Opinions

Google to Charge High-Volume Users for Map Use

November 9, 2011By

It couldn’t stay free forever. Google’s recent decision to charge high-volume users may force some of the larger companies to look elsewhere for alternatives. In the meantime, attendees at two San Francisco Bay Area conferences learned that push location marketing is not the cool thing to be into, privacy still is a big deal that thwarts consumer acceptance…and that the word “experience” is being used too much. read more

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Indoor Location Apps Lead to Compelling User Experience

November 9, 2011By

Indoor location technology is evolving; indoor mapping is coming along and apps that seamlessly work in and out of doors will make a compelling experience more compelling. Bringing mobile location to indoors will stimulate our industry. The killer app? Apps that can self learn to be personalized to a user’s life, lived in and out of doors (check traffic before... read more

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Expert Advice: Realizing Europe’s SatNav Ambitions

November 1, 2011By

The 21st century today faces and will continue to encounter many new societal challenges, all mutually interdependent: health, environment, agriculture, ageing population, personal security, public and civil protection, safe and efficient transport and mobility, citizen rescue, land management, energy (supply, security, and efficiency), full employment, new consumer services, high-tech industry, business security, connectivity, globalization, intellectual property management and protection. All these challenges have a common denominator: the economic health of Europe: growth, competitiveness, and job creation. read more

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Out in Front: Catch a Wave

November 1, 2011By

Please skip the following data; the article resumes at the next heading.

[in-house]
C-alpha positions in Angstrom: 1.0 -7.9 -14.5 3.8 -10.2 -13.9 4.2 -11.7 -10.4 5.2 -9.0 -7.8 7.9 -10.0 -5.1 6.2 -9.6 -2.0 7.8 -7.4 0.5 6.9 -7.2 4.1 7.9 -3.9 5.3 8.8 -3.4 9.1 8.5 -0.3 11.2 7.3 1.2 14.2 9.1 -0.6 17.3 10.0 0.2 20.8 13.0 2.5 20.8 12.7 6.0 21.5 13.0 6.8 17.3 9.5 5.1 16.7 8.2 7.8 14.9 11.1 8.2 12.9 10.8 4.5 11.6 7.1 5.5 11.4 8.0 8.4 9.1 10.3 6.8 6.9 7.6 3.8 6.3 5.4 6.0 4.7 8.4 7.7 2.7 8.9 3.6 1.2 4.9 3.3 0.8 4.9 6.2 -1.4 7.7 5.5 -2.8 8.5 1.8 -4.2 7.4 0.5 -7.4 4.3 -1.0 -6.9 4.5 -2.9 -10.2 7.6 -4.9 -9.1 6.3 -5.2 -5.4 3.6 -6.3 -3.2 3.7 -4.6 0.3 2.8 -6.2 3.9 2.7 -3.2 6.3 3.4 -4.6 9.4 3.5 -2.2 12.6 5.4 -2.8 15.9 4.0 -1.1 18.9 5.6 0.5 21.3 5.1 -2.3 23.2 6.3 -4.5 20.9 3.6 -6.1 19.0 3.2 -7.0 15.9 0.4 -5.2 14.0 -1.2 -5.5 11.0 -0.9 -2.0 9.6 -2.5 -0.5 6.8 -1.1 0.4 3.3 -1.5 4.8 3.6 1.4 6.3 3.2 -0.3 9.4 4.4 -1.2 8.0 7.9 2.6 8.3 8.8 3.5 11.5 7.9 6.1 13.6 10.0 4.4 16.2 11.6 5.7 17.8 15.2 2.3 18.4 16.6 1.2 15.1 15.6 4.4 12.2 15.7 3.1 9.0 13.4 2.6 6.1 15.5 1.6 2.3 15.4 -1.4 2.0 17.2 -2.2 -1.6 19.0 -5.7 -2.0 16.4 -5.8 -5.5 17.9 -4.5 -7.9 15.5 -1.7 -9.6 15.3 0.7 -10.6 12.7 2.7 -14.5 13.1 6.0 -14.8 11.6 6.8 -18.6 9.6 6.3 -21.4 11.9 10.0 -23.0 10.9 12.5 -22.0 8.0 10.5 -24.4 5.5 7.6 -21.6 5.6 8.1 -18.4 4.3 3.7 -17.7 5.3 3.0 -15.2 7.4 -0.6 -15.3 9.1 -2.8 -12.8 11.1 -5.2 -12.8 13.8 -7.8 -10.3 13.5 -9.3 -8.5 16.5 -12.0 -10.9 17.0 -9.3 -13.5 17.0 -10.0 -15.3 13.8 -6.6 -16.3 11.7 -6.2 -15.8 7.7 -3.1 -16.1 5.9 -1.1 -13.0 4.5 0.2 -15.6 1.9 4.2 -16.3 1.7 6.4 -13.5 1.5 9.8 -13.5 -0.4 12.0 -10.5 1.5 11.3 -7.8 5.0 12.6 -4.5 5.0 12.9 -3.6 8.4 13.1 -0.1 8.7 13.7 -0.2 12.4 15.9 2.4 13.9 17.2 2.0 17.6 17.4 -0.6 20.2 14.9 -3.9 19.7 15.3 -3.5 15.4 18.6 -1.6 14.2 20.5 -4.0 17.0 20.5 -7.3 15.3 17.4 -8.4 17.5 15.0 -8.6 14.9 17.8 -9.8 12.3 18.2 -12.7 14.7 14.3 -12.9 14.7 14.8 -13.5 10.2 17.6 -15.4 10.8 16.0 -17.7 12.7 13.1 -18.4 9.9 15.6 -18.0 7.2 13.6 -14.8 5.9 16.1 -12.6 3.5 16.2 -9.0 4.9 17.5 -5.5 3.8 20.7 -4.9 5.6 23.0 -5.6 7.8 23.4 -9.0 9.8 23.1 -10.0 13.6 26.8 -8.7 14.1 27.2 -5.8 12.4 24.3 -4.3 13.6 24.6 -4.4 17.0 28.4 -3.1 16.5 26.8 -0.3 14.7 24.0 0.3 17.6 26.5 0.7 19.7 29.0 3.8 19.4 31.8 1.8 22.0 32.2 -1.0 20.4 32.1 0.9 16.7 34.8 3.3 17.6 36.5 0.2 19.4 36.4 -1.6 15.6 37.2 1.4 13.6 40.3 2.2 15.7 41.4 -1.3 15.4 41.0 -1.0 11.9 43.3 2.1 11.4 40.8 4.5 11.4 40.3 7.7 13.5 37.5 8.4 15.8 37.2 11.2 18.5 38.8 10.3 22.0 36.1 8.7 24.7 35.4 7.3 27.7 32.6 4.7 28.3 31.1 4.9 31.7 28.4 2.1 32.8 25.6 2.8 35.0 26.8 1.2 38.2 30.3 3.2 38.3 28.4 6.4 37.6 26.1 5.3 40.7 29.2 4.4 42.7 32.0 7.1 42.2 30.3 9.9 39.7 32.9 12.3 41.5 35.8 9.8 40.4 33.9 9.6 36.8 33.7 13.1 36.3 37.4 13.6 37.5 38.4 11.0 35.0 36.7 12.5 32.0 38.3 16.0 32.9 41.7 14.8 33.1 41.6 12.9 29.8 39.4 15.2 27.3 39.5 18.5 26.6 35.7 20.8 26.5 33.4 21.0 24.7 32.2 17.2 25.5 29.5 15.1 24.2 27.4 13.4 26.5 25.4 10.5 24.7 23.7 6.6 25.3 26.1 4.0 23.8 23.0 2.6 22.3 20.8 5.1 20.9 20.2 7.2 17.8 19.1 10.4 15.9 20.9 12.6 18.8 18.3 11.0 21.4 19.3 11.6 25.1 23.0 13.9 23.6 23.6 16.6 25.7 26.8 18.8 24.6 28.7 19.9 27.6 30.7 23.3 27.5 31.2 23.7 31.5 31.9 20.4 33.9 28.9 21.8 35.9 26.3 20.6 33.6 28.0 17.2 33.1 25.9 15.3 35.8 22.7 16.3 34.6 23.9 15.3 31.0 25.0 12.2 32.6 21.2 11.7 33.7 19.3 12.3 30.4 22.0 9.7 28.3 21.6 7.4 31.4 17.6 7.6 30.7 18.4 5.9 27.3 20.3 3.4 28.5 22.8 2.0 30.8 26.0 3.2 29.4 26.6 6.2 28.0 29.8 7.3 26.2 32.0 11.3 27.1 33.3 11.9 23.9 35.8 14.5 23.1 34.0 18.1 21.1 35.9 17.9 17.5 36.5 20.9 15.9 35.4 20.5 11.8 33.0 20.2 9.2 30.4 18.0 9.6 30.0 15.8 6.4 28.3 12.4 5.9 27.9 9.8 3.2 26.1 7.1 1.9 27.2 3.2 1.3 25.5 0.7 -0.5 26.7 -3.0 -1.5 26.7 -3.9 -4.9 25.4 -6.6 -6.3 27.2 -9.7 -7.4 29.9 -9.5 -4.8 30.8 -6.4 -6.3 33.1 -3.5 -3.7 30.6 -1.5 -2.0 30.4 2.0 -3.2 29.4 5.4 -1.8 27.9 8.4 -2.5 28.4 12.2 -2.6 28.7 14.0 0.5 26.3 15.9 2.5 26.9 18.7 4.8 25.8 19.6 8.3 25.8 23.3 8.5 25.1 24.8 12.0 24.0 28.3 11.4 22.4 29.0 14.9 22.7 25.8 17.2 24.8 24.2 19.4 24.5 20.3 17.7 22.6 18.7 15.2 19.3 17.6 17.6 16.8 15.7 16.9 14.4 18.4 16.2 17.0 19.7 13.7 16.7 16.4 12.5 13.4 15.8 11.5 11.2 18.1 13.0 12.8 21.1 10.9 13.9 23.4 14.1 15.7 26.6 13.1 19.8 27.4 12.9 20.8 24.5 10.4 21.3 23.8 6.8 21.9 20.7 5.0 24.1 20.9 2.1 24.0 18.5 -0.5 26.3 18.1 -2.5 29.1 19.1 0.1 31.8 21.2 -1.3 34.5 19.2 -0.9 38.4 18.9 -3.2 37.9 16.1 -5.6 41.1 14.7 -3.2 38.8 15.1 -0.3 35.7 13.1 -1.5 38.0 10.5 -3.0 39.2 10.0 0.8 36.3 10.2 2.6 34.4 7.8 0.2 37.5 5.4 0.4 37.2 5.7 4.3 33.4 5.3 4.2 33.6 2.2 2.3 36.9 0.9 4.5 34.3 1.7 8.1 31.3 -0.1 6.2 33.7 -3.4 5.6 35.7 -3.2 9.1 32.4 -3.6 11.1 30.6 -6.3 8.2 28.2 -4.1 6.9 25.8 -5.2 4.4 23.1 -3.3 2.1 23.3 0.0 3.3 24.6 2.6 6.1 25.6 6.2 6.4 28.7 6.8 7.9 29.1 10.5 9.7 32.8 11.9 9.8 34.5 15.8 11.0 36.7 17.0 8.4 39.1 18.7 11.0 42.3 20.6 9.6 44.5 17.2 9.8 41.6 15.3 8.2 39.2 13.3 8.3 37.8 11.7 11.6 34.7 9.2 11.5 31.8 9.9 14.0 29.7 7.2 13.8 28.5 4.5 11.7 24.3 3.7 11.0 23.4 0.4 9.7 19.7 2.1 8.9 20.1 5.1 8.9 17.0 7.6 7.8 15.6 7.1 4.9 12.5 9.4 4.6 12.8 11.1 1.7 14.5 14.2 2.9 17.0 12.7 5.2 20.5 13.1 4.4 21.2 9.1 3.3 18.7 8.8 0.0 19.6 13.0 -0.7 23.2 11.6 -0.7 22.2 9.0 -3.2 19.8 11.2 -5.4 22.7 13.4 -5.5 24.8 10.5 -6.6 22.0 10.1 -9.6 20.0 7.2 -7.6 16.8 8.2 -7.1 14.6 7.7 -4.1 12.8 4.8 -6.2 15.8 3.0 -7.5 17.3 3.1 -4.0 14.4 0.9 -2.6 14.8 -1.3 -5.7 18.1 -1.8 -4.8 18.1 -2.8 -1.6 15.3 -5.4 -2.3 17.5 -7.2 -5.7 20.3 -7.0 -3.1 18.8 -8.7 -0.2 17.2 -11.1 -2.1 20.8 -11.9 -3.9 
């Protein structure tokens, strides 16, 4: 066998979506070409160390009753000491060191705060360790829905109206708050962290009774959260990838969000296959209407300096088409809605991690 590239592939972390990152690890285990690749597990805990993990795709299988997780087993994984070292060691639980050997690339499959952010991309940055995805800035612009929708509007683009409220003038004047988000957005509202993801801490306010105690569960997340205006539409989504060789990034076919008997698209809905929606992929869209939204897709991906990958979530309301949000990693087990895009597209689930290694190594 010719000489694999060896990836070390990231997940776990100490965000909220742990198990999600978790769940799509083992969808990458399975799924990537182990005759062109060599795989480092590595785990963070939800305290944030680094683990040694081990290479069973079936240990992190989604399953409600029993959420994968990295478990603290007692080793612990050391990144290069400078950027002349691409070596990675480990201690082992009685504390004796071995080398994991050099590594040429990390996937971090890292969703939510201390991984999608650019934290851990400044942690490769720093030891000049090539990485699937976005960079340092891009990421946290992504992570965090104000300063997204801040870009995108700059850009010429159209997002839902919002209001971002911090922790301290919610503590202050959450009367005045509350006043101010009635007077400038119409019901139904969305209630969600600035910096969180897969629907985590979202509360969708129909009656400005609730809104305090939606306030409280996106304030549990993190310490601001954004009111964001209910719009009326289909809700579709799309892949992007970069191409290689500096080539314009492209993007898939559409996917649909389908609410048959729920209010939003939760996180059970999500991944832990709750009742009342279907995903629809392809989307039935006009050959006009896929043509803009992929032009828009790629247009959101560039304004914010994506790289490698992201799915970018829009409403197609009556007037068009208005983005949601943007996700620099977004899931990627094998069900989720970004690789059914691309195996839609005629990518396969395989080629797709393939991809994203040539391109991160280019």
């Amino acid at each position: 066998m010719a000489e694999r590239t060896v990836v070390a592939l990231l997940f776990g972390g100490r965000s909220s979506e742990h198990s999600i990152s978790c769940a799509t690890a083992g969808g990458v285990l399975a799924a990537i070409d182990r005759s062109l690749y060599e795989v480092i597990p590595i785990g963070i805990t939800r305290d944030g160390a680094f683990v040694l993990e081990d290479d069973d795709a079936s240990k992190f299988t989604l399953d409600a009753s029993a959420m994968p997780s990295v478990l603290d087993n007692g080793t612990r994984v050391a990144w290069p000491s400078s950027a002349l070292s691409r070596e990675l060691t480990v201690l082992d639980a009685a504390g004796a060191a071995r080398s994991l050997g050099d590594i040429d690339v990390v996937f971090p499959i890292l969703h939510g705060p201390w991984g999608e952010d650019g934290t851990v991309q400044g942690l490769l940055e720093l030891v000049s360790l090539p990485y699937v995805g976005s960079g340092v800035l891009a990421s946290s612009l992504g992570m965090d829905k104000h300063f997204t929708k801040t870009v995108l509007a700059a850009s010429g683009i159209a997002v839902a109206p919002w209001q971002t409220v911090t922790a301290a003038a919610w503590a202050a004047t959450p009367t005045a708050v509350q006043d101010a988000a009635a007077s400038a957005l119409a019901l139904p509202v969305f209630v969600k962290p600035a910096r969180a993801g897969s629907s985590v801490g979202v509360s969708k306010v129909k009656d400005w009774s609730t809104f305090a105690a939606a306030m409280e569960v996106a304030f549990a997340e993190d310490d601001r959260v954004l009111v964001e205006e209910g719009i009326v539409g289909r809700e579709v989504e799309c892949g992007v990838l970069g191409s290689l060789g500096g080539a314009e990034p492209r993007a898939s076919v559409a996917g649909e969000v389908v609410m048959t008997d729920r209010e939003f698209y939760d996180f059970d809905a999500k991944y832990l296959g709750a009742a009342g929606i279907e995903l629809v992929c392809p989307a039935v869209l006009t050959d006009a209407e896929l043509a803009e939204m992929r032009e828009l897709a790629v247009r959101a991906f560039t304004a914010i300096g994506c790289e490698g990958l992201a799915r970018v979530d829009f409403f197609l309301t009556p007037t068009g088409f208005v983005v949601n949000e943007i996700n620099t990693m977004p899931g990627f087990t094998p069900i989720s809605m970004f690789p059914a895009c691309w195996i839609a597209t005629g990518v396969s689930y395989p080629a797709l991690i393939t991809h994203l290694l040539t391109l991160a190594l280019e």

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Expecting guidance from FCC regulators by year’s end? LightSquared purports to do so, but a more measured evaluation finds a December decision unlikely. The current test cycle — hopefully not the final one — just reached its end on November 4 at White Sands Missile Range, under the Air Force’s watchful eye. That testing focused only on “cellular and personal/general navigation” receivers as specified in a September letter from the National Telecommunication and Information Agency. According to unconfirmed reports, this round of testing did not include the JAVAD GNSS precision receiver with a new filter prototype, although LightSquared lobbied strongly to have the potentially bacon-rescuing device included. read more

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More than Navigation: Who Cares Where Starbucks Is?

October 25, 2011By

The location industry is evolving. In the near future we won’t be discussing navigation and mapping as a way of finding the nearest Starbucks. Contextual location driven advertising will start delivering solid revenues, as soon as the market becomes better organized. The value of location information will be magnified as it shifts to the cloud. Vehicle manufacturers will be creating their own rich contextual location information. Near field communication, NFC, with its seat between consumers and cash registers, will provide some of the most valuable location data. These are points all made at last week’s LocNav conference by The Where Business. read more

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Faster than a Speeding Light Particle

October 21, 2011By
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We published a news story recently suggesting that Albert Einstein, the Mighty Hip Einie, got one thing wrong, or at least not quite totally right: the universal upper limit constituted by the speed of light. Precise-timing GPS receivers in a Geneva lab helped indicate that subatomic neutrinos can travel at a velocity just a smidge faster than the speed of light. Someone at a burning idea factory in the Netherlands riposted that the scientists erred in their conclusion because they failed to take into account the relative movement of the GPS clocks in space and thus miscalculated the neutrinos' time of flight. We hereby refute that assertion with our heavy-lifting Innovation columnist, Richard B. Langley. read more

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LightSquared: The So-Called “Fix”

October 21, 2011By

LightSquared’s been in the news quite a bit since my last Survey Scene newsletter a month ago, but very little of it has actual consequence. A lot of the “news” is just noise. LightSquared pumped up its propaganda campaign nationwide to try to build a consensus in their favor and put pressure on the FCC, and is threatening a lawsuit if the FCC doesn’t do what LightSquared wants. No surprises there. However, other things have happened that I think you might be interested in hearing about. read more

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